College Math Teaching

March 9, 2010

The Importance of Integrals and Standards

One of the challenges of teaching lots of “service” courses is that one sometimes comes under heat from client departments if one flunks too many of their prospective students (especially in the engineering/math/science calculus sequence)

Sometimes, we are told that we are too hard on them or teach students what they don’t need to know.
So, it was “art to my eyes” to read the following post at Cosmic Variance:

Having recently slogged through grading an enormous pile of graduate-level problem sets, I am compelled to share one of the most useful tricks I learned in graduate school.

Make your integrals dimensionless.

This probably seems silly to the theoretical physicists in the audience, who have a habit of changing variables and units to the point where everything is dimensionless and equals one. However, in astrophysics, you frequently are integrating over real physical quantities (numbers of photons, masses of stars, luminosities of galaxies, etc) that still have units attached. While students typically do an admirable job of setting up the necessary integrals, they frequently go off the rails when actually evaluating the integrals, as they valiantly try to propagate all those extra factors.

Here’s an example of what I mean. Suppose you want to calculate some sort of rate constant for photoionization, that when multiplied by the density of atoms, will give you the rate of photo-ionizations per volume. These sorts of rates are always density times velocity times cross section: […]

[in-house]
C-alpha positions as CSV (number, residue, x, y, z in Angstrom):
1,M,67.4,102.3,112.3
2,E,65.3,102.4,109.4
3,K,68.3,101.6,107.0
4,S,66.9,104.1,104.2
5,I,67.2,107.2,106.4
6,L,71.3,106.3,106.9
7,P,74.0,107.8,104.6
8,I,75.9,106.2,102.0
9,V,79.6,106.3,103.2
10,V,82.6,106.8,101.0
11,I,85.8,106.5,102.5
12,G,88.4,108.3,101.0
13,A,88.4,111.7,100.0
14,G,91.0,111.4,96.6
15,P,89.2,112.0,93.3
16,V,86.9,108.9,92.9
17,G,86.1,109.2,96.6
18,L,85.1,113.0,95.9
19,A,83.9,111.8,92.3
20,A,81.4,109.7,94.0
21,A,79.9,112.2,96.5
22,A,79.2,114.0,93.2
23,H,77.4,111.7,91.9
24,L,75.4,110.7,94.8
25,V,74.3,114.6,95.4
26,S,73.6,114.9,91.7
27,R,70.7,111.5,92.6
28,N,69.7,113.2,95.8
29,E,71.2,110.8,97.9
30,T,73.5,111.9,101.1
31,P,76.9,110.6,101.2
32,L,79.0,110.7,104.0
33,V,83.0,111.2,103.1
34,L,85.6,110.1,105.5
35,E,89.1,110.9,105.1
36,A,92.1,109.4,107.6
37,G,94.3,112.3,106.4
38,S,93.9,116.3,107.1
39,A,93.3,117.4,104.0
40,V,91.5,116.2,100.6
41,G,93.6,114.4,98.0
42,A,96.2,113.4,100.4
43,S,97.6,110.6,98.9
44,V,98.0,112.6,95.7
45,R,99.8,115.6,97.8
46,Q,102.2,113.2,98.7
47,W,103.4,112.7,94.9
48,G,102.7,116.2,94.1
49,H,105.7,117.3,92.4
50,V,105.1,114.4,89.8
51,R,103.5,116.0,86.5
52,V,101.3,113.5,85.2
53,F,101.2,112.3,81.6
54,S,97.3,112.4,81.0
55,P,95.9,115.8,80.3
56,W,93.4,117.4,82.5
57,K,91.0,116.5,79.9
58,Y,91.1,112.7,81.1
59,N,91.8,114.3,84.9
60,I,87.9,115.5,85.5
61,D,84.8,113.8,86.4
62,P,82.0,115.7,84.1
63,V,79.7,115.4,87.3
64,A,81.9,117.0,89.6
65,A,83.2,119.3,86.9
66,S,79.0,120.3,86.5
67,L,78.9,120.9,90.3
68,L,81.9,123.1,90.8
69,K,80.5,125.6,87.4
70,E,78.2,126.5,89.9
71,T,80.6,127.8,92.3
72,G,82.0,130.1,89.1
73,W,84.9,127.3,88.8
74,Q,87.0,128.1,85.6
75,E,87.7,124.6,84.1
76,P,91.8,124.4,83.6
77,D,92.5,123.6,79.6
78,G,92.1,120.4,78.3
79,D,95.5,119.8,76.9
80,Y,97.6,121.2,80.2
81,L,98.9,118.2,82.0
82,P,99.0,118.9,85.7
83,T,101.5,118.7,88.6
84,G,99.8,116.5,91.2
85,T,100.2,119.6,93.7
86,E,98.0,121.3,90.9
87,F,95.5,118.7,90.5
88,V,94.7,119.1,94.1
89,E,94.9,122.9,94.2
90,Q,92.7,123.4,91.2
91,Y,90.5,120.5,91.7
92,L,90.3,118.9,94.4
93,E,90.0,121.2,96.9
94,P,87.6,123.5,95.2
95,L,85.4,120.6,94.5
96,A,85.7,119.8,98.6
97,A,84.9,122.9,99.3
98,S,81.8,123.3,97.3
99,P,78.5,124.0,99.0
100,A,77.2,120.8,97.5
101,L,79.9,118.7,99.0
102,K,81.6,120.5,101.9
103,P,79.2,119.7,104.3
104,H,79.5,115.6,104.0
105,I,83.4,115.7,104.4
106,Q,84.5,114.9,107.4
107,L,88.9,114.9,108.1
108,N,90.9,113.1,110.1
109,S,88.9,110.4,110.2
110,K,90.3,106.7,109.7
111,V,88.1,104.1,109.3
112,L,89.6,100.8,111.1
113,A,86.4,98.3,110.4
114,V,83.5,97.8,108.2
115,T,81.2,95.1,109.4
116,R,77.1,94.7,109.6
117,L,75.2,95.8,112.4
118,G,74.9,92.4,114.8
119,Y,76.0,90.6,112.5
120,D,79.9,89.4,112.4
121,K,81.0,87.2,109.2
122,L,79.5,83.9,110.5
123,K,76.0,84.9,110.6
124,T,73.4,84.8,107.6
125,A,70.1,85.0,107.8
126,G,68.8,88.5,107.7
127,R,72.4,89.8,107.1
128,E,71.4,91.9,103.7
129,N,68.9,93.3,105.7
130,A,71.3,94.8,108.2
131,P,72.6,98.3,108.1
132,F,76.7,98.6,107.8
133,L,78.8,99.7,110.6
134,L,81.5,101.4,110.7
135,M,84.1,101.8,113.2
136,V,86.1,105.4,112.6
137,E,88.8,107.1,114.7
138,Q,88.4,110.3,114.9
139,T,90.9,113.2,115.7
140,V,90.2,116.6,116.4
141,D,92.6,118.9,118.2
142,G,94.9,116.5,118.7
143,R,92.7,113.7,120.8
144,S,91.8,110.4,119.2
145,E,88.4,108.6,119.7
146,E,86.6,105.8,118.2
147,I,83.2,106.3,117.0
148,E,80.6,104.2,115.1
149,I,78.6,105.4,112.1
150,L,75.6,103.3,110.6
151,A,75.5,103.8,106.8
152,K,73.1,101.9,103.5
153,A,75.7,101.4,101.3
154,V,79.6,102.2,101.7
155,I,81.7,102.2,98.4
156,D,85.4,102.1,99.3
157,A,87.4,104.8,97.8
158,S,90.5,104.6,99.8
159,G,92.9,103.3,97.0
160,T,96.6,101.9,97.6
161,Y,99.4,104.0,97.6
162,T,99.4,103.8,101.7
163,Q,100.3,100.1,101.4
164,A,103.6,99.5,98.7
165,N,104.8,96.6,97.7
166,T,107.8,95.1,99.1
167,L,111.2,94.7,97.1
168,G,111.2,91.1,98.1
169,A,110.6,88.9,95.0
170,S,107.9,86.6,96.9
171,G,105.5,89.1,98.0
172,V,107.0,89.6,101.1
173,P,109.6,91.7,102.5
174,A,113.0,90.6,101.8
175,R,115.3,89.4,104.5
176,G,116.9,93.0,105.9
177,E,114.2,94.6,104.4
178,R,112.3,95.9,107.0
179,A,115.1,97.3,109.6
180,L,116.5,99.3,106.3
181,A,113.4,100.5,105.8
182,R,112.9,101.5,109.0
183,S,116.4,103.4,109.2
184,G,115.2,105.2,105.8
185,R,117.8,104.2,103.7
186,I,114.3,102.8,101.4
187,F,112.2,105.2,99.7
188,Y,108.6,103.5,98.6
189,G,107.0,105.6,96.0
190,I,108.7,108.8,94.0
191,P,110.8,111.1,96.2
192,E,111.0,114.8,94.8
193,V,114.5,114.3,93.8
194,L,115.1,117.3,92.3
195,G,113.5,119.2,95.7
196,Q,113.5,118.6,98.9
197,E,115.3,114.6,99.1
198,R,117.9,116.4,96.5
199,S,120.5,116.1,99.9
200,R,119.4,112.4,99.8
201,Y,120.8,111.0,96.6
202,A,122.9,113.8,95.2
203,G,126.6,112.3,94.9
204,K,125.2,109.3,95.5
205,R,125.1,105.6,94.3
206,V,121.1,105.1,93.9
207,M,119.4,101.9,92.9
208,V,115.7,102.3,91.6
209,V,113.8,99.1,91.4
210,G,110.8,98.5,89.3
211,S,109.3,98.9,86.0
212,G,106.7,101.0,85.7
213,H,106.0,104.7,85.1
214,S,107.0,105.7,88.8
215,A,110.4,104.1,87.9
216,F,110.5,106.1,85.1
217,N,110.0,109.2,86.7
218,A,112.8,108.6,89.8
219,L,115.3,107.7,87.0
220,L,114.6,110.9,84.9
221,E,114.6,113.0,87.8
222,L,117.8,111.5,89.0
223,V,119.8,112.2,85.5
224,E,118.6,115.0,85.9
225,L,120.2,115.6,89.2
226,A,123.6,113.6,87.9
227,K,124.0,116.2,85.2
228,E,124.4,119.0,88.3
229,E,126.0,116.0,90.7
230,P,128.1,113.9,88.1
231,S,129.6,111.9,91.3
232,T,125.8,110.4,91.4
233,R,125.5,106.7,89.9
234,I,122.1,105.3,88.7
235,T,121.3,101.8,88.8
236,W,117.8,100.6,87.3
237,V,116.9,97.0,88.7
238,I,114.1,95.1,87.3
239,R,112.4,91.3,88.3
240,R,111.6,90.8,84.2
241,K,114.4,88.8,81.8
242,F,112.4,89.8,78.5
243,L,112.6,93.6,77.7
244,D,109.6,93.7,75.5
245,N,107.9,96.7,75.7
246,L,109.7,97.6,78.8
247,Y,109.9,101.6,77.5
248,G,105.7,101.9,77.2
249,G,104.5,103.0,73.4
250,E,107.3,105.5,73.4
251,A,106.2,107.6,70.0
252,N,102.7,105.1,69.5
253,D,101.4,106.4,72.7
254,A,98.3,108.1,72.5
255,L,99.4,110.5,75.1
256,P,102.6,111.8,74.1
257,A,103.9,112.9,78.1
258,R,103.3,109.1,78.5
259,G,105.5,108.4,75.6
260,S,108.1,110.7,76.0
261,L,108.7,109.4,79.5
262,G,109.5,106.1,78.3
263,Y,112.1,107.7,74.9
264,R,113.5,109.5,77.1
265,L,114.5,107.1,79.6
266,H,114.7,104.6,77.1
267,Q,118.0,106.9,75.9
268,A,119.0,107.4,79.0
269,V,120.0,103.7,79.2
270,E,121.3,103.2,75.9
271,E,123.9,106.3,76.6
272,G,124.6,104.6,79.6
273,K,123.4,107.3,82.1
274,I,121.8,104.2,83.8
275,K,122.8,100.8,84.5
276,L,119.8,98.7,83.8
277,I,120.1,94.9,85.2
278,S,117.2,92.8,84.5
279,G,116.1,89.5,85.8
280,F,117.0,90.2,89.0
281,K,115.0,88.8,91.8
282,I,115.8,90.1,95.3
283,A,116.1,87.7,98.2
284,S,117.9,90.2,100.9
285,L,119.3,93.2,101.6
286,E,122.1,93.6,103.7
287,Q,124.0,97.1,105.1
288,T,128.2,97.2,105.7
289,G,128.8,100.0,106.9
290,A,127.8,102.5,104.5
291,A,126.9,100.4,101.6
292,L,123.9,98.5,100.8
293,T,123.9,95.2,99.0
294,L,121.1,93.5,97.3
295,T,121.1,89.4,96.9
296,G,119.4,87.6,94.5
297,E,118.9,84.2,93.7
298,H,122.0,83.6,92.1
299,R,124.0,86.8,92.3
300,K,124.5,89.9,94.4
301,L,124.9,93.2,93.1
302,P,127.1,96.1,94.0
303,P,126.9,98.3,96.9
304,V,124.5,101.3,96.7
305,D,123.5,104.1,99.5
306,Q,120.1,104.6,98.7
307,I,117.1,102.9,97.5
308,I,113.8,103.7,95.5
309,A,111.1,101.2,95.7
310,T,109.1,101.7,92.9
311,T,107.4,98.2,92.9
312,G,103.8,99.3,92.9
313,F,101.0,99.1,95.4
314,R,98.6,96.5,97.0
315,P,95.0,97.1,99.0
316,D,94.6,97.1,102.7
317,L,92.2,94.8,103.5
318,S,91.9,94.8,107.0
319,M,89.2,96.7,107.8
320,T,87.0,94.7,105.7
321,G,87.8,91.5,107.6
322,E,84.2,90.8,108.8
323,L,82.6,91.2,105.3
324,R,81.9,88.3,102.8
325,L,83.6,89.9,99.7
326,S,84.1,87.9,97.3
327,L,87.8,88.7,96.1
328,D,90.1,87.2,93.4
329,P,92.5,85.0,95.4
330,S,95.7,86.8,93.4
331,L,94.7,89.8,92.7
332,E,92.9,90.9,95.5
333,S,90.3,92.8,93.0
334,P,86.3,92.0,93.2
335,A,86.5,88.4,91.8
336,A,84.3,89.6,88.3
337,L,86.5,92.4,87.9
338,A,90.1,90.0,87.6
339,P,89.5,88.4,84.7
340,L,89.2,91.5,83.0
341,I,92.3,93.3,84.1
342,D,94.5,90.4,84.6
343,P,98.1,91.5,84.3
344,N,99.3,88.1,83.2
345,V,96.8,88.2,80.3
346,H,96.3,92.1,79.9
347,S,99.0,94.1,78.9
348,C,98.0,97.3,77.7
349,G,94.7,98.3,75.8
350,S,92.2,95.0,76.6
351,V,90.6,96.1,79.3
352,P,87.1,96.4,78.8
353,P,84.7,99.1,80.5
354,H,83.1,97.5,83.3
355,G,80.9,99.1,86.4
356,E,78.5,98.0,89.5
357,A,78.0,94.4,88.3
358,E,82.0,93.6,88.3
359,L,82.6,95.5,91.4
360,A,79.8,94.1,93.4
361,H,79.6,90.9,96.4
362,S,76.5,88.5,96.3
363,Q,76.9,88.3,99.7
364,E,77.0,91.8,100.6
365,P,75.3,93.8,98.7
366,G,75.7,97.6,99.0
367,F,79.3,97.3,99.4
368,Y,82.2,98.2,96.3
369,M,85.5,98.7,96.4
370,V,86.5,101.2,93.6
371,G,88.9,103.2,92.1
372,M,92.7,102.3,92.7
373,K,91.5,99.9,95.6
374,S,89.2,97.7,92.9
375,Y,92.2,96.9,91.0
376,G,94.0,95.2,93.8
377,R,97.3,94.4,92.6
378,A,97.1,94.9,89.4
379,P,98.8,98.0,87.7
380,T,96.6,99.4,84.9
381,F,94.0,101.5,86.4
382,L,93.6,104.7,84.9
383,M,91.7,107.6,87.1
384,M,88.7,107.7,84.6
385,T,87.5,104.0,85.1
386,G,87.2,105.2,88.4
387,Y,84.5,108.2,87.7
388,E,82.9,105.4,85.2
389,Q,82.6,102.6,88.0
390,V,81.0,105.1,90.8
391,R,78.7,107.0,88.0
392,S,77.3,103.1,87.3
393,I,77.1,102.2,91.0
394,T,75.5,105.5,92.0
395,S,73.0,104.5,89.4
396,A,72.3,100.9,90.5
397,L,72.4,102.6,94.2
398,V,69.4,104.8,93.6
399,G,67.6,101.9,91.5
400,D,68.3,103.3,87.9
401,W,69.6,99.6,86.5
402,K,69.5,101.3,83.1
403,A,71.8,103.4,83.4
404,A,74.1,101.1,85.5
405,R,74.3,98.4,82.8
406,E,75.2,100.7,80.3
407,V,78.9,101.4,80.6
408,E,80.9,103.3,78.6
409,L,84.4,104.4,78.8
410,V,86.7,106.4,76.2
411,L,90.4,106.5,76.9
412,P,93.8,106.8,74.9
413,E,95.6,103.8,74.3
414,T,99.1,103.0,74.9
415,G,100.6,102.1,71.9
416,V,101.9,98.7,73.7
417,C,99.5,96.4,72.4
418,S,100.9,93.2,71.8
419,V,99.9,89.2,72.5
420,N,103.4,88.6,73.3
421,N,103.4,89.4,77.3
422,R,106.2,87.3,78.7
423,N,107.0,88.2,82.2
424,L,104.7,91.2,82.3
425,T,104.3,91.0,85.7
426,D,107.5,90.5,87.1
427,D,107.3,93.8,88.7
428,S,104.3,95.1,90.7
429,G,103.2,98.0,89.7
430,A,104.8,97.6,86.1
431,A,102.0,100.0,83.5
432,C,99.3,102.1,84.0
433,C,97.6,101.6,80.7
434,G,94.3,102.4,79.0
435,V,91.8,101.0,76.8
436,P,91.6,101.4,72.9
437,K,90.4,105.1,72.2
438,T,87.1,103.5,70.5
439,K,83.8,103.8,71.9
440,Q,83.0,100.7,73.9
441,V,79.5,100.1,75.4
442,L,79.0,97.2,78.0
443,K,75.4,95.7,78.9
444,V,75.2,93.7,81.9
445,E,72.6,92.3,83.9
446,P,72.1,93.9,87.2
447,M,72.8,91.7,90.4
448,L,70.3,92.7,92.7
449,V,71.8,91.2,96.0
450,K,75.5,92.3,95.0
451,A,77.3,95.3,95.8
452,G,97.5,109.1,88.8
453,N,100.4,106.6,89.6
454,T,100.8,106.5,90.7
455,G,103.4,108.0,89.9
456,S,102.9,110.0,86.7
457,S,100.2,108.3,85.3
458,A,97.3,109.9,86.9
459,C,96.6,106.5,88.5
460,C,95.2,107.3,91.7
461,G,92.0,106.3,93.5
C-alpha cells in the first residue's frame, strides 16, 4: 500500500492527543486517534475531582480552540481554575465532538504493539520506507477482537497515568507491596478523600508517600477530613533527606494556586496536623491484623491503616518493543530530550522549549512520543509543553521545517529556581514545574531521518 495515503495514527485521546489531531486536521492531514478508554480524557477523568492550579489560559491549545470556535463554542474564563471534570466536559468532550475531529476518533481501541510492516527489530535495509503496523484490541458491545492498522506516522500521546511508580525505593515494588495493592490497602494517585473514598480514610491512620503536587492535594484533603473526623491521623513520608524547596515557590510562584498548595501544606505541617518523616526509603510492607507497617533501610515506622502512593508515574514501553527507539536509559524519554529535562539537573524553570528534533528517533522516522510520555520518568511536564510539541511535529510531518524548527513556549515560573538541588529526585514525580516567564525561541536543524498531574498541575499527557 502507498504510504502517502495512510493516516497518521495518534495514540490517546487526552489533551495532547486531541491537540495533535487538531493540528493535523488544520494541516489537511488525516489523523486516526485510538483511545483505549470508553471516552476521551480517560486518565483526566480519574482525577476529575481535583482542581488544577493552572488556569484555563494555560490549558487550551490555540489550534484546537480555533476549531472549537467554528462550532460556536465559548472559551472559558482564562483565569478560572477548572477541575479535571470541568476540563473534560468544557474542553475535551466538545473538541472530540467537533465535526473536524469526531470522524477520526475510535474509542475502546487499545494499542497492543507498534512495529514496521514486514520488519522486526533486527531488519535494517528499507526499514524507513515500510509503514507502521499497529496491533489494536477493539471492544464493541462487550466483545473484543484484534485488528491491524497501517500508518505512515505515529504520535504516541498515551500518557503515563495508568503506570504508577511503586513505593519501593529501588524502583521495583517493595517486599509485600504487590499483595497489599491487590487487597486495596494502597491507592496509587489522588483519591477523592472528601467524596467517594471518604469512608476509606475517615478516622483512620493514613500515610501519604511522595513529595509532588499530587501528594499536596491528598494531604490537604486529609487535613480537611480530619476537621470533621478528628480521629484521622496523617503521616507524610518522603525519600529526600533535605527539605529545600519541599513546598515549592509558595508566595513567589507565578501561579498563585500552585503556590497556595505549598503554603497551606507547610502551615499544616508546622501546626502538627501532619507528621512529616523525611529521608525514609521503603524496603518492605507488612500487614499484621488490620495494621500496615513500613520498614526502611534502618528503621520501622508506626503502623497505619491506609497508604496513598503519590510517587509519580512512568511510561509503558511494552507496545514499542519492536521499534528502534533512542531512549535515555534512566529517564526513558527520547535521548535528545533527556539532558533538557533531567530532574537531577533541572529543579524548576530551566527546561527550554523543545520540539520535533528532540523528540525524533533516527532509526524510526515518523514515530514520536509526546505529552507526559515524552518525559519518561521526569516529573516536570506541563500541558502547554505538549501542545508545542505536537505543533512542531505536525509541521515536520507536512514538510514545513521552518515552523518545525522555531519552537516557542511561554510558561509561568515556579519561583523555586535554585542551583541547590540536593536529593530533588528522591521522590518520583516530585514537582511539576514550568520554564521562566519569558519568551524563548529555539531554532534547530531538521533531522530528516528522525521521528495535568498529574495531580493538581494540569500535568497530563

the integral reduces to something that you can start to wrap your brain around:

Basically, they were talking about a change of variables. Of course, the integral is NOT elementary and one would have to use some sort of technique (residue?) to evaluate it.

But the point is that the people in physics EXPECT their students to be able to handle the mathematics.

But about the heat we catch for our flunk-out rates:

to be honest, not everyone is down on us for that:

We make rules we think will help our students–you fail if you don’t do the reading, you fail if your paper isn’t turned in on time, you can rewrite anything you fail, ad infinitum–thinking it will help. Then I come to RYS and see the bodies dropping all over the damned place.

That’s why, this semester, I started to bend instead of break. Kid wants to turn it in late? Okay. Kid can’t be in class. Who cares? I go in every day, try to start a discussion, give an impromptu lecture on days they won’t bite, let them out early once I’ve told them what I guess they probably have to know. If I can make out what the paper is about, I give it at least a B-minus. I mark the hell out of them–I write comments in the margin till there ain’t no margin left, and no ink to write in it with. But the grade is always a B-minus or higher, because if it isn’t, they’ll come to my office requesting a checklist of things they can do to write more effective essays, by which they mean essays that will get better grades. […]

So I inflate grades. So should you, unless you’re teaching your students math or anything related to keeping buildings or airplanes or economic systems from falling apart.

Emphasis mine. What can I say? 🙂

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